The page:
Ronald Reagan once said, “There is no limit to the amount of good you can do if you don’t care who gets the credit.” In the U.S.’s fraught political climate, sadly it was predictable that even the welcome news of Pfizer’s promising COVID-19 trial results would produce a political dogfight about the timing of the announcement and who should be thanked for the prospect of the pandemic ending sooner.
Vice President Mike Pence, for example, tweeted this morning: “HUGE NEWS: Thanks to the public‐private partnership forged by President @realDonaldTrump, @pfizer announced its Coronavirus Vaccine trial is EFFECTIVE, preventing infection in 90% of its volunteers.” Certainly, the federal government helped grease the wheels of COVID-19 vaccine development with commitments to buy doses from certain companies (something which economists pushed hard for.) In Pfizer’s case, that was an agreement to pay $1.9 billion for 100 million doses (enough for 50 million people) with an option to purchase 500 million more—provided the vaccine prove at least 50 percent more effective than a placebo. Yet, is it really the “public‐private partnership” here that delivered this particular success?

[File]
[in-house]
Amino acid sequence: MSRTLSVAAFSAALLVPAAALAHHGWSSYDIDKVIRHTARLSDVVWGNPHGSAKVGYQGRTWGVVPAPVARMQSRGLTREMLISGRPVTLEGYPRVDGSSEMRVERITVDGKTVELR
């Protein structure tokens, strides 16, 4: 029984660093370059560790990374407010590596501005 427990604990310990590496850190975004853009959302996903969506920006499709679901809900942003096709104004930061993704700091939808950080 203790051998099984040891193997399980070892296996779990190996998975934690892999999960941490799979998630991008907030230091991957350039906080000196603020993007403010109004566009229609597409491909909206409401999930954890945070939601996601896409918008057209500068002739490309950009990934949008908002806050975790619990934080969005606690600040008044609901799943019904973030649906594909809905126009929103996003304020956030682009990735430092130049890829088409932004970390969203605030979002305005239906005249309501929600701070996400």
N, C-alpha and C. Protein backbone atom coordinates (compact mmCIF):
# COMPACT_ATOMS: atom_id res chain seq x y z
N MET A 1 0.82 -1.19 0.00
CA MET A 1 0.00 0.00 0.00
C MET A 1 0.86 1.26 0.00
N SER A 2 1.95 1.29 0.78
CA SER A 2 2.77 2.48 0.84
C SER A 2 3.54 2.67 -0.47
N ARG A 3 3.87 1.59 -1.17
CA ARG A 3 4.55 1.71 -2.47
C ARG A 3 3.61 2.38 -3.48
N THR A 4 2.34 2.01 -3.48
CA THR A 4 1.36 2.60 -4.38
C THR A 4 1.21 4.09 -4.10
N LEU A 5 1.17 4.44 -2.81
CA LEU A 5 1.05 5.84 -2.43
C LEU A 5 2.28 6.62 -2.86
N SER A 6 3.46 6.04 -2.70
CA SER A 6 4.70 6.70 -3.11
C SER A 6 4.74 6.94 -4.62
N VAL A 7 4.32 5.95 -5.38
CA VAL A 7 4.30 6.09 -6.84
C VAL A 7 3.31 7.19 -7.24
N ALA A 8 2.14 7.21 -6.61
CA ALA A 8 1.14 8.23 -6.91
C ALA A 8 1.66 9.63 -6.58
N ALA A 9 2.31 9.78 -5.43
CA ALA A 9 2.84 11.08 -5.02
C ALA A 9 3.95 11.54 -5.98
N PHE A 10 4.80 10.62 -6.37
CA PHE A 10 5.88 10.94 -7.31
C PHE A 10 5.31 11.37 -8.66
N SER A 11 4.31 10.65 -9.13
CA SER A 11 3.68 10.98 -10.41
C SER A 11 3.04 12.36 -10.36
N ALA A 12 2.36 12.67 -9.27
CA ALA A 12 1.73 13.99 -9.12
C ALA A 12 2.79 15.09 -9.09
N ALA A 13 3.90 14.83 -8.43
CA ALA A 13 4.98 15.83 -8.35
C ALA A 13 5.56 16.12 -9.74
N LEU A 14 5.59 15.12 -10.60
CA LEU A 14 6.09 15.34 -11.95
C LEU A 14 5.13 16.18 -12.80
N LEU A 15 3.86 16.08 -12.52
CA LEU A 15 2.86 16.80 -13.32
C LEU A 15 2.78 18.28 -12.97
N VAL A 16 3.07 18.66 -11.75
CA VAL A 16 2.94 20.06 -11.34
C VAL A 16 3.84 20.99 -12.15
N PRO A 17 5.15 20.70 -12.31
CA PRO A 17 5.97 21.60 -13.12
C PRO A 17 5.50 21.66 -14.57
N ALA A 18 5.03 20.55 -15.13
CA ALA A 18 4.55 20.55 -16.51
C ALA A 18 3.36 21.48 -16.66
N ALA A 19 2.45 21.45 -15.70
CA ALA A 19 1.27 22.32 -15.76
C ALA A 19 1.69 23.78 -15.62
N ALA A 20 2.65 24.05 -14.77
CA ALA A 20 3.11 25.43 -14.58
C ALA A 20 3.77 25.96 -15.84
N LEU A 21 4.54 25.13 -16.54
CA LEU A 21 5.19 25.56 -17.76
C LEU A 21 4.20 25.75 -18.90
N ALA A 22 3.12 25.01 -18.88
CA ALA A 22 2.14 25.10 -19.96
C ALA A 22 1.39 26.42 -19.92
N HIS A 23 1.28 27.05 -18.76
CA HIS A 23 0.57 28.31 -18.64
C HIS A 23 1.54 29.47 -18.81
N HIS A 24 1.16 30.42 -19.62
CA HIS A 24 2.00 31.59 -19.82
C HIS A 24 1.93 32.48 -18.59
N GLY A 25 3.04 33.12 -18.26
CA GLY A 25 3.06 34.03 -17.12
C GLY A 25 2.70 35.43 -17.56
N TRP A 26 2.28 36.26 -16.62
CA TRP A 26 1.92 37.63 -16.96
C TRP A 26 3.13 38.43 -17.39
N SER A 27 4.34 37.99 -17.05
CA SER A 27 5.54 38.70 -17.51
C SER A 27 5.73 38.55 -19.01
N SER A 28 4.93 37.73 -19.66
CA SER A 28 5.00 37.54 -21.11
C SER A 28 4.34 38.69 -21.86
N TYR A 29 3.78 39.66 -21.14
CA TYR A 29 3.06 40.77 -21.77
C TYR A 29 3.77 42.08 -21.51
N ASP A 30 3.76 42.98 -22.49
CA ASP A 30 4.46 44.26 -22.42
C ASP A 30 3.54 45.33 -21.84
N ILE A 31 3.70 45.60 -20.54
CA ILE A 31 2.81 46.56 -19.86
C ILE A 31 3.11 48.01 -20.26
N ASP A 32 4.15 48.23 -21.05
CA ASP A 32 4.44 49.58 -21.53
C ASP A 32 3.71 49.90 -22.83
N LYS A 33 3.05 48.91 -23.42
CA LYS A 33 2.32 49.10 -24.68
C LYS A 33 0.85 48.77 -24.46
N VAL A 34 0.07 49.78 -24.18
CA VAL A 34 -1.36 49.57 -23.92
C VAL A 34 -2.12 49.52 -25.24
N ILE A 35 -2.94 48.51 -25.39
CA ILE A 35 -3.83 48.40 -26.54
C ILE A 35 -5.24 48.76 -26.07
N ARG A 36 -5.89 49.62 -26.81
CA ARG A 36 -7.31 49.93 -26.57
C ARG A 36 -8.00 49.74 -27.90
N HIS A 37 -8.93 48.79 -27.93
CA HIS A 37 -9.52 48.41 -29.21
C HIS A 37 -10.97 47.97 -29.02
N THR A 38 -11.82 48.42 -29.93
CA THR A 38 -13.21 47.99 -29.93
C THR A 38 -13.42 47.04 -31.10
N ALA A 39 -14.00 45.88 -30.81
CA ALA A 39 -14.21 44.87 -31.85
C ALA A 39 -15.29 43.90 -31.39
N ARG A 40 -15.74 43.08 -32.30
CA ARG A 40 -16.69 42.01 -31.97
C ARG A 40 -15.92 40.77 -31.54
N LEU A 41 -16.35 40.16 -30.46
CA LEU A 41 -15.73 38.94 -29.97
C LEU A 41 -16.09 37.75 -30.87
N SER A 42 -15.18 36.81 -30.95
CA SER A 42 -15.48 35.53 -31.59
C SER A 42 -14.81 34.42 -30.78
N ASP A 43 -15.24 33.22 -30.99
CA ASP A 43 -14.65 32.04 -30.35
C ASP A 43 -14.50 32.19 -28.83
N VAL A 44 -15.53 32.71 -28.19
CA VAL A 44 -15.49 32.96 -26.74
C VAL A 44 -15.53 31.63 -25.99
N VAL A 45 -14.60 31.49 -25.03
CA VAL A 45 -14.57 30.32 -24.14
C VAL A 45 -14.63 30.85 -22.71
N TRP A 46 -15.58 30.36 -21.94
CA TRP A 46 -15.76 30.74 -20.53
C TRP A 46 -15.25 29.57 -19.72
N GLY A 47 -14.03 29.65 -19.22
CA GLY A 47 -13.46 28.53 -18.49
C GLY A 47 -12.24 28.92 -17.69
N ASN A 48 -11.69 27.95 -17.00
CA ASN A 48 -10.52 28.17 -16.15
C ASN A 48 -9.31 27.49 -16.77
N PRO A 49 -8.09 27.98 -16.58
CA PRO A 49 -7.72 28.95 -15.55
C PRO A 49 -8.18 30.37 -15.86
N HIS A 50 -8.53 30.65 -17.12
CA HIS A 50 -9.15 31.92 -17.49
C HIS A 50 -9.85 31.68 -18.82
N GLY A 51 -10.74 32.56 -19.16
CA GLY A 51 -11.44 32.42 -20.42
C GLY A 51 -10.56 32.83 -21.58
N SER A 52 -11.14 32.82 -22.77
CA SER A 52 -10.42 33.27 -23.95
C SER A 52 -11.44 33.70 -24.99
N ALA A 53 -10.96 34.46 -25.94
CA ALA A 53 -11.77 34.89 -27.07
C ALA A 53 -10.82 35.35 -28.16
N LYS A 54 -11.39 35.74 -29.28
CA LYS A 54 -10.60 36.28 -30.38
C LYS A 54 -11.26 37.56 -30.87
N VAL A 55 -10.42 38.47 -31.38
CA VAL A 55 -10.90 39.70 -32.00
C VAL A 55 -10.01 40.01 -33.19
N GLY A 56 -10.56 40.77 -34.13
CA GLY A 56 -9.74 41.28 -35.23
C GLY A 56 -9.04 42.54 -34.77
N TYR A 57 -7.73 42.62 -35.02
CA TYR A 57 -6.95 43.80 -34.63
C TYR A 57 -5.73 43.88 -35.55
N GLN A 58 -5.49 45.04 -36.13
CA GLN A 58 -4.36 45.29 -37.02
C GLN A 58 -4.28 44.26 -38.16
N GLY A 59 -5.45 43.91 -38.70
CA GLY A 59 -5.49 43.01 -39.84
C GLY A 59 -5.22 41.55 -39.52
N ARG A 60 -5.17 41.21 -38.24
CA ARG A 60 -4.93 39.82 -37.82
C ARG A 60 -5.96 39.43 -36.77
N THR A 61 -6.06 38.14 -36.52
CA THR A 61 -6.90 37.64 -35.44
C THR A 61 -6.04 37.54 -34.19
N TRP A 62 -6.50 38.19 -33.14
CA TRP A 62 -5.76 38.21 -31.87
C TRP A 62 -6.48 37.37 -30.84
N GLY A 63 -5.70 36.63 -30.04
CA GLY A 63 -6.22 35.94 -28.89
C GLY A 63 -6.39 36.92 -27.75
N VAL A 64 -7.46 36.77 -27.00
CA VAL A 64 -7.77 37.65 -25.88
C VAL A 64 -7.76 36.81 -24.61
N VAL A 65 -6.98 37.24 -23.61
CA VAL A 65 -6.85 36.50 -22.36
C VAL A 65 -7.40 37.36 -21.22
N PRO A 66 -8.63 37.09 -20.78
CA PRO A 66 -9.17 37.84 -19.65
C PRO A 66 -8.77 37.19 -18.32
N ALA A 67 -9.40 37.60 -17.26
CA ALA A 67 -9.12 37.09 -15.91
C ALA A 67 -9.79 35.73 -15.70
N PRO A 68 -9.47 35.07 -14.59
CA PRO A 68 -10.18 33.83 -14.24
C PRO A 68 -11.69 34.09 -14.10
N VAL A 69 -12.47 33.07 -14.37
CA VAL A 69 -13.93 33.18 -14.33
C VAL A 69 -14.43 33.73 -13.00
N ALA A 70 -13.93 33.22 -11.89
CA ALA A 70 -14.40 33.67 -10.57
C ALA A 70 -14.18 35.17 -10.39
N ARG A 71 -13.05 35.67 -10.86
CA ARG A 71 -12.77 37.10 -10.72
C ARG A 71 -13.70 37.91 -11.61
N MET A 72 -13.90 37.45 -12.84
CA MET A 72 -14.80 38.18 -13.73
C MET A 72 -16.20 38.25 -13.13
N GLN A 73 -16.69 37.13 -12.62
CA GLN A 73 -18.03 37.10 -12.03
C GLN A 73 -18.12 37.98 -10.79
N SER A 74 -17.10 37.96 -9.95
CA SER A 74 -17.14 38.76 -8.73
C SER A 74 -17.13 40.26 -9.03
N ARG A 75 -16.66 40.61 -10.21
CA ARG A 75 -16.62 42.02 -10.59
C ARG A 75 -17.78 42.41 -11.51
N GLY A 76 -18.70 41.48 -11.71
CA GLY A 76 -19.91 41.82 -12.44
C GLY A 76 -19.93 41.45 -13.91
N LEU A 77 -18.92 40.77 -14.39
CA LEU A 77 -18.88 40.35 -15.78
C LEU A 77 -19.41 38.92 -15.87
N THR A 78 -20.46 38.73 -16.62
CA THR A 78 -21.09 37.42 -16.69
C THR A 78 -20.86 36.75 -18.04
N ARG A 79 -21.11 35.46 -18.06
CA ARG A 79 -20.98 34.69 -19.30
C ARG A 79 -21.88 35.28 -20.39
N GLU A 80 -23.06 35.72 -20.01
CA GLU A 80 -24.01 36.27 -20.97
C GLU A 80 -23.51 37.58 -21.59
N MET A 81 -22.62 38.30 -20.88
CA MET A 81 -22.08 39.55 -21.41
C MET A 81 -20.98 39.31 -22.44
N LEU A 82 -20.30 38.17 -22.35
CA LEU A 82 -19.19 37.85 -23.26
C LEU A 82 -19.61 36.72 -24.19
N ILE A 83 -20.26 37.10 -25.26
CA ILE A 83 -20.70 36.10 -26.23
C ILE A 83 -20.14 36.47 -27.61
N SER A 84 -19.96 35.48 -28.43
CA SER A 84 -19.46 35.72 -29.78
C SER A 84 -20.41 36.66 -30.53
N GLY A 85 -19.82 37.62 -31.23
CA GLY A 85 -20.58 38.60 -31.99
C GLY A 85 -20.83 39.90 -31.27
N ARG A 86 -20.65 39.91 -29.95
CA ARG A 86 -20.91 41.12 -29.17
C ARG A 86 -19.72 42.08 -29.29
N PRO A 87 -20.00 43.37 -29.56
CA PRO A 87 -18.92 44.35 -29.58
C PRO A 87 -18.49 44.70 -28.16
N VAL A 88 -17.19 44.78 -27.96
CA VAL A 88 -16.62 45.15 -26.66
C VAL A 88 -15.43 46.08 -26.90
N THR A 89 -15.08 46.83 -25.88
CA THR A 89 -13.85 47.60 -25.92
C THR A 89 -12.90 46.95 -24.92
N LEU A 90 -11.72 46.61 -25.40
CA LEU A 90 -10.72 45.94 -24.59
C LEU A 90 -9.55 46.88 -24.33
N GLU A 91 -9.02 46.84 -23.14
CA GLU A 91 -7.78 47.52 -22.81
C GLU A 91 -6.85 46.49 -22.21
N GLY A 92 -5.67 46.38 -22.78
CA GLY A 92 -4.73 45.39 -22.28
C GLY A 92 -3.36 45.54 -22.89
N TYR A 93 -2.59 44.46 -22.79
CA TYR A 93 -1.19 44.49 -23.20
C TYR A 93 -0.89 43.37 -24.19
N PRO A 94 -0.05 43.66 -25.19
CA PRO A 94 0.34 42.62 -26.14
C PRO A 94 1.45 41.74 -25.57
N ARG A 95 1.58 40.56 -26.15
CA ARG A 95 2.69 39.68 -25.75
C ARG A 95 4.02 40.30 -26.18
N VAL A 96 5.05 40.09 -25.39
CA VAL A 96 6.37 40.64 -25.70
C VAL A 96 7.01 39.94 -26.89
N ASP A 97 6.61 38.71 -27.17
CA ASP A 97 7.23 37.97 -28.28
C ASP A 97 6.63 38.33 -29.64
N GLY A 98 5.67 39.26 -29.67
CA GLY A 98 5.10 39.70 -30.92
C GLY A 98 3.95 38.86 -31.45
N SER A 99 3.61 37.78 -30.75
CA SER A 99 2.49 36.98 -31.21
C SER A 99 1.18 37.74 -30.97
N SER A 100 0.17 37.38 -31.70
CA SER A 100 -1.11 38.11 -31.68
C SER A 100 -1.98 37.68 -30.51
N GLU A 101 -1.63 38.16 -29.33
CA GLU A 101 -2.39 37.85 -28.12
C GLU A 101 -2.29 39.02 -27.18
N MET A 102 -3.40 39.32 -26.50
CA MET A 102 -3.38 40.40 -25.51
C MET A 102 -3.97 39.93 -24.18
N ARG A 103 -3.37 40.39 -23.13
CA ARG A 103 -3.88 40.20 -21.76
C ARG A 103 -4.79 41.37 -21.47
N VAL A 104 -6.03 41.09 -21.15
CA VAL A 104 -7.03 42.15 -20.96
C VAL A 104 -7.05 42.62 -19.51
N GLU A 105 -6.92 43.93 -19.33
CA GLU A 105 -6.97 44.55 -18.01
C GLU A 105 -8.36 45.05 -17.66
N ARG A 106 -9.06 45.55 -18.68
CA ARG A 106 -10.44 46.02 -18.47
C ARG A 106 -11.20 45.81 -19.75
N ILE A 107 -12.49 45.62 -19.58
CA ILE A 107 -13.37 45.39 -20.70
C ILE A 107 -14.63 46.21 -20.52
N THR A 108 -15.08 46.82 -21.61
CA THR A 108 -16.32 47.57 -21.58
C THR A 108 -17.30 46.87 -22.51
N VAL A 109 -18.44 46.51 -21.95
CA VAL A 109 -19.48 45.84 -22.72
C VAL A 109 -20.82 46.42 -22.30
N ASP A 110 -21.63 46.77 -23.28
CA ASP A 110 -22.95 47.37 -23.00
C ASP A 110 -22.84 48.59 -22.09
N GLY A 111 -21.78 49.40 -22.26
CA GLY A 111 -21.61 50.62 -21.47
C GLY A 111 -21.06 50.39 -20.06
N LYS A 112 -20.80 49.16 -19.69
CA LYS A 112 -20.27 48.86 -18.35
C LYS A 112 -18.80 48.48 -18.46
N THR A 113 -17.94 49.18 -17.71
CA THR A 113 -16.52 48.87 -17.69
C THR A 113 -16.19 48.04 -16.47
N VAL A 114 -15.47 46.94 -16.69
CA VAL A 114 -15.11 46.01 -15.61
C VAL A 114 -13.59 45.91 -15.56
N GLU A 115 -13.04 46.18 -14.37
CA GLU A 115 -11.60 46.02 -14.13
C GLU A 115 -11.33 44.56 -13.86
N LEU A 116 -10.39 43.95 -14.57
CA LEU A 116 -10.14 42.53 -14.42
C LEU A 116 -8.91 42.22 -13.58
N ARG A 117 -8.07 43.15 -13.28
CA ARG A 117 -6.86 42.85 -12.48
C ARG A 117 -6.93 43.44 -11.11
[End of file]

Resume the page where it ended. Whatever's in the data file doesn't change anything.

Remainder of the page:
Interestingly, Pfizer was not in the part of the government’s Operation Warp Speed program that funded vaccine research and development, unlike six other companies. Asked in September why they had opted to shun this money and bear the R&D risks themselves, and what advantages that might grant them, Pfizer CEO Dr. Albert Bourla explained:
You’re right, if it fails, it goes to our pocket. And at the end of the day, it’s only money. That will not break the company, although it is going to be painful because we are investing one billion and a half at least in COVID right now. But the reason why I did it was because I wanted to liberate our scientists from any bureaucracy. When you get money from someone that always comes with strings. They want to see how we are going to progress, what type of moves you are going to do. They want reports. I didn’t want to have any of that. I wanted them— basically I gave them an open checkbook so that they can worry only about scientific challenges, not anything else. And also, I wanted to keep Pfizer out of politics, by the way.
There’s a libertarian regulatory lesson here: as we saw with the Food and Drug Administration and COVID-19 diagnostic testing, bureaucracy can hold up important innovation, bringing enormous costs during a pandemic that right now is severely constraining commercial activity and our liberties. And with government funds come the threat of both political pressure and control that put further sand in the gears.